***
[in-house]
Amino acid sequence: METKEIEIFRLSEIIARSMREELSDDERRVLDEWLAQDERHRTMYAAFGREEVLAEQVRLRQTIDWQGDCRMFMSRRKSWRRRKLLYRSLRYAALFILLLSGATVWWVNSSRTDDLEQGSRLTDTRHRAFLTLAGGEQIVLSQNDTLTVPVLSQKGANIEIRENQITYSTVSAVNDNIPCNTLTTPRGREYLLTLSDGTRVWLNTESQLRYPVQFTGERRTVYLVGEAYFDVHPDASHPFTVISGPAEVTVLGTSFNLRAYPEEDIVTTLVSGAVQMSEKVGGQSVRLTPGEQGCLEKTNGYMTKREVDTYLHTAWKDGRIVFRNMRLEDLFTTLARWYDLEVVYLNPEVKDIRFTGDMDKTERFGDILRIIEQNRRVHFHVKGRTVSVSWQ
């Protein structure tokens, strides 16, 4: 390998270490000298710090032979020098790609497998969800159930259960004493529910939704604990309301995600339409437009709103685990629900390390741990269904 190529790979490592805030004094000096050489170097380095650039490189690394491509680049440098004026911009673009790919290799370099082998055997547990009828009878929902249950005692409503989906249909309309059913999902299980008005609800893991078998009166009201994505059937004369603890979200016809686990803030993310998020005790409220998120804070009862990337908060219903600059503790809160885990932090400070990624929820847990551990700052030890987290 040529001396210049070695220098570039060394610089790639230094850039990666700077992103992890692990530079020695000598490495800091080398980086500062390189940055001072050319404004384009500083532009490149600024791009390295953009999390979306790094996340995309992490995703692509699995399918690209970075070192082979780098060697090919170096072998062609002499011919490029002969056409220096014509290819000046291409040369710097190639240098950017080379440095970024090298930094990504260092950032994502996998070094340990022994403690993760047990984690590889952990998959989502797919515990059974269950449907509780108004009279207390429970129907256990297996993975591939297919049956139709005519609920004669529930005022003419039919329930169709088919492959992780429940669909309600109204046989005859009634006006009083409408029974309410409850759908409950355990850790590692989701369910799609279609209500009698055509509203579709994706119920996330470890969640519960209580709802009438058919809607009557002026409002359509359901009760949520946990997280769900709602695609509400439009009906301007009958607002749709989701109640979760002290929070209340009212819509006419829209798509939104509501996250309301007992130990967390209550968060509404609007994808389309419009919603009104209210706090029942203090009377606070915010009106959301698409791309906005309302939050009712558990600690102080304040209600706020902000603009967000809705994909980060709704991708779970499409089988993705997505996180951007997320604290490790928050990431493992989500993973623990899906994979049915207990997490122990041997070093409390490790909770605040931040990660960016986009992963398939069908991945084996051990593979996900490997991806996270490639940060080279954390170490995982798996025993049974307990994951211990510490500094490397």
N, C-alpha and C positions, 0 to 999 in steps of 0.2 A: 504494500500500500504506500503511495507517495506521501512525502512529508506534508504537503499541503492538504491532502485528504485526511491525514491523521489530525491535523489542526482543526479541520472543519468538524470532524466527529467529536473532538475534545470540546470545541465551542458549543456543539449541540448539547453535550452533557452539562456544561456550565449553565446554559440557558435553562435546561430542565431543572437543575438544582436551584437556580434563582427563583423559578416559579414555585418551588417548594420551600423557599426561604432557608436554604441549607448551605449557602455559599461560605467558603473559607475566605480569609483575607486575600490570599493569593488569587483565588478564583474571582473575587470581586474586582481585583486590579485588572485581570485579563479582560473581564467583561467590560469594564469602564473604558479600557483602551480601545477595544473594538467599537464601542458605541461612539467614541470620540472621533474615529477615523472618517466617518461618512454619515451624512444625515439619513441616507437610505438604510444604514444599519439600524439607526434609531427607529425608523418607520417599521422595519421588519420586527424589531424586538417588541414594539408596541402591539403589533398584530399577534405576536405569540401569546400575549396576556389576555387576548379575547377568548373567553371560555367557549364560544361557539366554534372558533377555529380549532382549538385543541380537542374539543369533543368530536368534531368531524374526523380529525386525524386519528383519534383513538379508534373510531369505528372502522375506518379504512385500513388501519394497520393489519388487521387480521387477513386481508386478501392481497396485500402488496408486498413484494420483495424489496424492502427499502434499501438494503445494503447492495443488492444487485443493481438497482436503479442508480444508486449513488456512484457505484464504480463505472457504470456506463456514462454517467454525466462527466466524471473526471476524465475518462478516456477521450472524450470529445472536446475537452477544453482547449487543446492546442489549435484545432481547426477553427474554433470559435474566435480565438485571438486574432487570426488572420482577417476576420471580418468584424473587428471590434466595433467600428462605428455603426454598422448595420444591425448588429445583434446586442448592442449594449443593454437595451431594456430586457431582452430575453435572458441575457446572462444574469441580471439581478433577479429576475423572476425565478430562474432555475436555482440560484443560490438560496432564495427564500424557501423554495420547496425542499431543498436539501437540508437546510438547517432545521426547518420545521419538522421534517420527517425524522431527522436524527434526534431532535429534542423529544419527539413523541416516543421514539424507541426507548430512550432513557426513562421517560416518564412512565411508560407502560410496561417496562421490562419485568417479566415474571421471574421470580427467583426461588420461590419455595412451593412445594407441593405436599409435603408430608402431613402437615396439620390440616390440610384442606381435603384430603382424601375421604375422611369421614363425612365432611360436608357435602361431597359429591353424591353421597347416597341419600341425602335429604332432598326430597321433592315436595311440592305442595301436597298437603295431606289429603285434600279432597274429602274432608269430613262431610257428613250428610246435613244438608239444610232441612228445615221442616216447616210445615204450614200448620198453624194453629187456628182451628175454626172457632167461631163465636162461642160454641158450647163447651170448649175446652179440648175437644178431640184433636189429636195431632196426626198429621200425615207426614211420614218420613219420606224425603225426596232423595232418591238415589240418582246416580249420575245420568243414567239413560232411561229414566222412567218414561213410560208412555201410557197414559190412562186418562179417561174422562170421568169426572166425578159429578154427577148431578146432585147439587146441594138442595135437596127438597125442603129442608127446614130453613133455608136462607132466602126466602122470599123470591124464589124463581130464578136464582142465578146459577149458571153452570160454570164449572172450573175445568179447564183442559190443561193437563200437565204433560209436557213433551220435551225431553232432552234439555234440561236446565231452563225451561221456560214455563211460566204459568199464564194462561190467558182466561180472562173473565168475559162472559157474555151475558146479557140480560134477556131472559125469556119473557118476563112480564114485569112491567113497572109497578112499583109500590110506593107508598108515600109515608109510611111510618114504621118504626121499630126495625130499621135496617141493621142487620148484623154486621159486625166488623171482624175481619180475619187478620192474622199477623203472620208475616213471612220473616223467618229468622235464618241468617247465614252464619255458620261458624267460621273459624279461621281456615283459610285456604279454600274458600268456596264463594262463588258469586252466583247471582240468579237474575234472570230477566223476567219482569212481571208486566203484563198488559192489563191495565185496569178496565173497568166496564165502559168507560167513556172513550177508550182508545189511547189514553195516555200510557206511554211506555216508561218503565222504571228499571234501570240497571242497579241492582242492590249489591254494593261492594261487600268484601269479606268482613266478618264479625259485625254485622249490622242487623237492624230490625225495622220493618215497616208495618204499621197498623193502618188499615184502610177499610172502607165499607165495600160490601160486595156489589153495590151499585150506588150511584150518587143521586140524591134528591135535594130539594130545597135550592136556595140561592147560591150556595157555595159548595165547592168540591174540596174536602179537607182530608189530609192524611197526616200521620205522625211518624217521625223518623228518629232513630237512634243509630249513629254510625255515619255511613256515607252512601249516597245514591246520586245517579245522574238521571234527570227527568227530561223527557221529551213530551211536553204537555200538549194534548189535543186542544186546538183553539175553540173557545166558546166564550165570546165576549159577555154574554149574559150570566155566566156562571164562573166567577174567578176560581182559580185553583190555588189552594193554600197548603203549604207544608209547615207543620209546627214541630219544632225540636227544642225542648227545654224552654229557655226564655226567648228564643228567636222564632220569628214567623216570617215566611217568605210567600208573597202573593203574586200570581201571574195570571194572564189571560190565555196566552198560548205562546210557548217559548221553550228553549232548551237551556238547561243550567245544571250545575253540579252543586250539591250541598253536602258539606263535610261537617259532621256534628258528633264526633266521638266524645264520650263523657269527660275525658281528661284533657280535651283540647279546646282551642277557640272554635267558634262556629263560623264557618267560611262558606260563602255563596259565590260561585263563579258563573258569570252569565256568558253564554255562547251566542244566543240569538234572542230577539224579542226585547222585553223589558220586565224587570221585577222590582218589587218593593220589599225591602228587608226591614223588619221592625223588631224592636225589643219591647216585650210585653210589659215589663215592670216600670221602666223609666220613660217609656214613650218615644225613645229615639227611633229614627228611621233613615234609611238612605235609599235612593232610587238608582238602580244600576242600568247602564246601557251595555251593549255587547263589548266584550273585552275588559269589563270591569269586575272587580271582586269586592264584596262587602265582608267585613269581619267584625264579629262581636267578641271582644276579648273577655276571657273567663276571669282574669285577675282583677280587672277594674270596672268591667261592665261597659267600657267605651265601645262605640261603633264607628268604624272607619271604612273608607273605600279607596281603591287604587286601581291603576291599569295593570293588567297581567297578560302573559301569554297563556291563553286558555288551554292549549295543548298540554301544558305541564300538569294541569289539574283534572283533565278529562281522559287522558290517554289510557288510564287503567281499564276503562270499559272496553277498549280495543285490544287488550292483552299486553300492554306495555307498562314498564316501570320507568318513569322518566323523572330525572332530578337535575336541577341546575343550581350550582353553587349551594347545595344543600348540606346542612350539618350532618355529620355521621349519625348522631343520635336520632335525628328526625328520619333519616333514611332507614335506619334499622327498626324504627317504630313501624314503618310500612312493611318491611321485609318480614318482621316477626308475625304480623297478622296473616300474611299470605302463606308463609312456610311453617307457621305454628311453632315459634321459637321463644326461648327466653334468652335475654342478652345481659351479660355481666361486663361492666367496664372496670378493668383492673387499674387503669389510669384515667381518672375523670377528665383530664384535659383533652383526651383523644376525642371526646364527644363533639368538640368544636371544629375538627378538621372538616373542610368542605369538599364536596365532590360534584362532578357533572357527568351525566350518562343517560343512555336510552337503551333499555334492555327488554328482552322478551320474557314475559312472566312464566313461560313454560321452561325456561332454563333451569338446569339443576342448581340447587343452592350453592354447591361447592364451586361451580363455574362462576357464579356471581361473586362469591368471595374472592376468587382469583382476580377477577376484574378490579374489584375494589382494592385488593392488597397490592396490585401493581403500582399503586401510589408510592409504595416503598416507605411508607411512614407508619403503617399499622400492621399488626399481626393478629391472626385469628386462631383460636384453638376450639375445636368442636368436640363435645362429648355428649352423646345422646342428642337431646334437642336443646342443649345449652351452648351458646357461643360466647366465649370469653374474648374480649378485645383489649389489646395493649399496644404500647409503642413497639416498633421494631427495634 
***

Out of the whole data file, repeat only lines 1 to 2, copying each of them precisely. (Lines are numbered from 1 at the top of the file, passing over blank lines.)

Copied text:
[in-house]
Amino acid sequence: METKEIEIFRLSEIIARSMREELSDDERRVLDEWLAQDERHRTMYAAFGREEVLAEQVRLRQTIDWQGDCRMFMSRRKSWRRRKLLYRSLRYAALFILLLSGATVWWVNSSRTDDLEQGSRLTDTRHRAFLTLAGGEQIVLSQNDTLTVPVLSQKGANIEIRENQITYSTVSAVNDNIPCNTLTTPRGREYLLTLSDGTRVWLNTESQLRYPVQFTGERRTVYLVGEAYFDVHPDASHPFTVISGPAEVTVLGTSFNLRAYPEEDIVTTLVSGAVQMSEKVGGQSVRLTPGEQGCLEKTNGYMTKREVDTYLHTAWKDGRIVFRNMRLEDLFTTLARWYDLEVVYLNPEVKDIRFTGDMDKTERFGDILRIIEQNRRVHFHVKGRTVSVSWQ